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In The Family
What Does Confit Mean?

All about the Frenchiest cooking technique around.

Depending on the course, confit could mean one of two different things, but you’ve most likely come across the term in the context of cassoulet, the rich stew of white beans with sausages, fresh pork, and duck confit—duck packed in its own fat.

In the days before refrigeration, slowly cooking and packing meat in animal fat was a handy way to prolong its shelf life. As the tender meat cools, the fat solidifies, forming an airtight forcefield around every nook and cranny of duck leg, goose breast…you get the idea.

Poultry confit can last months without refrigeration, and even longer with it, and all that flavorful fat makes a luscious addition to any dish along with the bird itself. The word “confit” comes from the verb “confire,” to preserve, and while it usually refers to savory applications like duck, it can also mean something wholly different—fruits and other sweet ingredients slowly cooked in sugar, then packed and preserved in the syrup for use in other desserts. Different ingredients, same concept, same French ingenuity.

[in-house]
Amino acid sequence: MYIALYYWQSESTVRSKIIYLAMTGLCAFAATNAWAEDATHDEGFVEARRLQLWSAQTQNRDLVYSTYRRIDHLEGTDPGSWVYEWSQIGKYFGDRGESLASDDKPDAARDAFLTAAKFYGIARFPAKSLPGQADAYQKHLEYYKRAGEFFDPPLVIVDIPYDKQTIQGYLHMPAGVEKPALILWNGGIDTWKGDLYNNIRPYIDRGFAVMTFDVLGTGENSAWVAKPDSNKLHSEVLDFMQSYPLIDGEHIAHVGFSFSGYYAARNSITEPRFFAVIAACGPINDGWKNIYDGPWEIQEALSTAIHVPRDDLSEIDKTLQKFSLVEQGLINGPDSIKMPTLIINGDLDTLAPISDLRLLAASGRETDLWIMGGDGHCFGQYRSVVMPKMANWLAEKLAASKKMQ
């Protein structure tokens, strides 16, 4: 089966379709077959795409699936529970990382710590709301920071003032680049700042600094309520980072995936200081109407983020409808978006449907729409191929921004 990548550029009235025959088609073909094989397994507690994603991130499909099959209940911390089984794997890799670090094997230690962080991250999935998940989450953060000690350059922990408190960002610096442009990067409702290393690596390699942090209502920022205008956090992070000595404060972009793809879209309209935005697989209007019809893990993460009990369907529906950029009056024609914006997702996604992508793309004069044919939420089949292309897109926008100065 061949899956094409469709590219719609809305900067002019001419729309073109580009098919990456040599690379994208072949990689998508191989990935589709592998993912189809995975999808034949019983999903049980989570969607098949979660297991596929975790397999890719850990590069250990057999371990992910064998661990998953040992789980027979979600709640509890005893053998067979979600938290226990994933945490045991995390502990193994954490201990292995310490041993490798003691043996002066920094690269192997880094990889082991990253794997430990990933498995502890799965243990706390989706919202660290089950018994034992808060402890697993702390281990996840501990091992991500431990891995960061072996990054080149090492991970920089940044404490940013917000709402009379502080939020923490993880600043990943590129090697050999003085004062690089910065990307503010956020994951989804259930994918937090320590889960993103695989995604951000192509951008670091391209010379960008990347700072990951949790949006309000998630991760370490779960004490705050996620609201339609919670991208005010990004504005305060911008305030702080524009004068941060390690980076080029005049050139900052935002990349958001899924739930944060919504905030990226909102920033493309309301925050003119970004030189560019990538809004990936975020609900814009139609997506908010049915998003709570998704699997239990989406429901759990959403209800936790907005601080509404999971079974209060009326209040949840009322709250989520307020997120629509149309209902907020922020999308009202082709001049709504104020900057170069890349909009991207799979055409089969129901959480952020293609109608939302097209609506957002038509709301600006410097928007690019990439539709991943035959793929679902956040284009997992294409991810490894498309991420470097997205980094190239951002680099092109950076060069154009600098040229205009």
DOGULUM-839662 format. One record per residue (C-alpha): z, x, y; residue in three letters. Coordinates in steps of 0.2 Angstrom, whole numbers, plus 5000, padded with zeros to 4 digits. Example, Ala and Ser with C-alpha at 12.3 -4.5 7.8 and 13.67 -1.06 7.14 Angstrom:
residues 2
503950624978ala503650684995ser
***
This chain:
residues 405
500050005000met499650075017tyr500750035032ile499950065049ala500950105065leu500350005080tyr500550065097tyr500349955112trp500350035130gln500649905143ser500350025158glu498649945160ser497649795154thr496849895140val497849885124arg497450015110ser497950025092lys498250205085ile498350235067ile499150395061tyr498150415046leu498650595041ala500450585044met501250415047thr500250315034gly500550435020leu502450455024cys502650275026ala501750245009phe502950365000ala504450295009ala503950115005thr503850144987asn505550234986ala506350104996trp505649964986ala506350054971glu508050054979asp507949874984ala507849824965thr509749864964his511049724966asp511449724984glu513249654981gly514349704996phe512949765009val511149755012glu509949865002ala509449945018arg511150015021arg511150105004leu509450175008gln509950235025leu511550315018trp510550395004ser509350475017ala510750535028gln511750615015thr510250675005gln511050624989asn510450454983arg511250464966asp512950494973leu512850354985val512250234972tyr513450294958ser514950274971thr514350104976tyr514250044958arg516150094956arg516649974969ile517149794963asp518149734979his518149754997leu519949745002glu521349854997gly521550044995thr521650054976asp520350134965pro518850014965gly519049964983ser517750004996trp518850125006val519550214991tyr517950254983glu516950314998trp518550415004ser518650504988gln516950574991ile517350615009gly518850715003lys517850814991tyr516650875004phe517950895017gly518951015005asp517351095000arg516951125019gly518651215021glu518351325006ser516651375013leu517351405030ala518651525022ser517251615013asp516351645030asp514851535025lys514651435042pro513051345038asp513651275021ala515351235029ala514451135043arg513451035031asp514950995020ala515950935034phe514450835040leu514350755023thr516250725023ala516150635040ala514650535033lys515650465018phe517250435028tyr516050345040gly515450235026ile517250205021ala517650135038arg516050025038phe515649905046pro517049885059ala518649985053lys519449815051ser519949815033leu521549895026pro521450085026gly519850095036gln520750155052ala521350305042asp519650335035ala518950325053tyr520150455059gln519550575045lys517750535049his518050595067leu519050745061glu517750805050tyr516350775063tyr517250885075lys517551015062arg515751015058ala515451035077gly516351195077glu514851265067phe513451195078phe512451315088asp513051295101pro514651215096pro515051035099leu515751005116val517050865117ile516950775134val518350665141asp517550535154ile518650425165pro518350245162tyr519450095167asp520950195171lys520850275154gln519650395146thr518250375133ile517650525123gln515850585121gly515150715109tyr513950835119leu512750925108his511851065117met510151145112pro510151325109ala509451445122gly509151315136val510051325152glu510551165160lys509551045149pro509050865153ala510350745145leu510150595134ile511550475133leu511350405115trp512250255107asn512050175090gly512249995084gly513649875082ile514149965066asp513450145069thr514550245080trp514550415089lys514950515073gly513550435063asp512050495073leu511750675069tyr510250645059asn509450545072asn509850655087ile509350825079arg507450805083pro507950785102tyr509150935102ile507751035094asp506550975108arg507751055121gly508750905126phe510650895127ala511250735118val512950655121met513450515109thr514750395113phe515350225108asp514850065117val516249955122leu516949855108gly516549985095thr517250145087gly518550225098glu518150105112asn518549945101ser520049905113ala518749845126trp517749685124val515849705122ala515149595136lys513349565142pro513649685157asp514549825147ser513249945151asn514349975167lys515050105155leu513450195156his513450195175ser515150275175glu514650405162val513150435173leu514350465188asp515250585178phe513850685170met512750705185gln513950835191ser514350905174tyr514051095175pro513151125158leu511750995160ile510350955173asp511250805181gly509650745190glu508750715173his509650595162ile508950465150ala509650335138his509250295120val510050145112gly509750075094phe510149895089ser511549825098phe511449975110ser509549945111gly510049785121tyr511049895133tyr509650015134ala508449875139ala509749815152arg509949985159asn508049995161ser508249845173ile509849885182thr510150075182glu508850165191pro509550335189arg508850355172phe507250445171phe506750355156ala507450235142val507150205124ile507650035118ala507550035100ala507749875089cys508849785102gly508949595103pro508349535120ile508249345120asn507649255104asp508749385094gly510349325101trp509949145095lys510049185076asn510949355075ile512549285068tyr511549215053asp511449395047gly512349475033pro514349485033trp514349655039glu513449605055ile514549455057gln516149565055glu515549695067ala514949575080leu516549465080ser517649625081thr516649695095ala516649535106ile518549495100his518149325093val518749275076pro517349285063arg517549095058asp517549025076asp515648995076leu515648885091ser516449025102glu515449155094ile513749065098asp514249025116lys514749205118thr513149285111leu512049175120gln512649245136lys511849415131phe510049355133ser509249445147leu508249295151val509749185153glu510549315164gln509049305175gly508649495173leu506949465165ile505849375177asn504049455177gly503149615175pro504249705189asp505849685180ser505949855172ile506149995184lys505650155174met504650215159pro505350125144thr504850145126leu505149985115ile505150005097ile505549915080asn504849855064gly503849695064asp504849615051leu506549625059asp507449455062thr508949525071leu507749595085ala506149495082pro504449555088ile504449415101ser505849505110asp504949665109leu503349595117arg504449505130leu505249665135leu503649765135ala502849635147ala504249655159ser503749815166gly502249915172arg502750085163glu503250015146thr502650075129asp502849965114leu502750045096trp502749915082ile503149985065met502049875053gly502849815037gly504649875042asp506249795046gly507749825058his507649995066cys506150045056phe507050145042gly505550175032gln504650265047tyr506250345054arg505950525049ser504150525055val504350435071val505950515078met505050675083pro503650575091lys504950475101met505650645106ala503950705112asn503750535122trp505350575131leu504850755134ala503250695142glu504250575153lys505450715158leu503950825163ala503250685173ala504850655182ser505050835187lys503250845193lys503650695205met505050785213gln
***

RECIPE: Duck Confit

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Max Falkowitz

Max Falkowitz is a food and travel writer for The New York Times, Saveur, GQ, New York magazine’s Grub Street, and other outlets. He’s also the coauthor of The Dumpling Galaxy Cookbook with Helen You.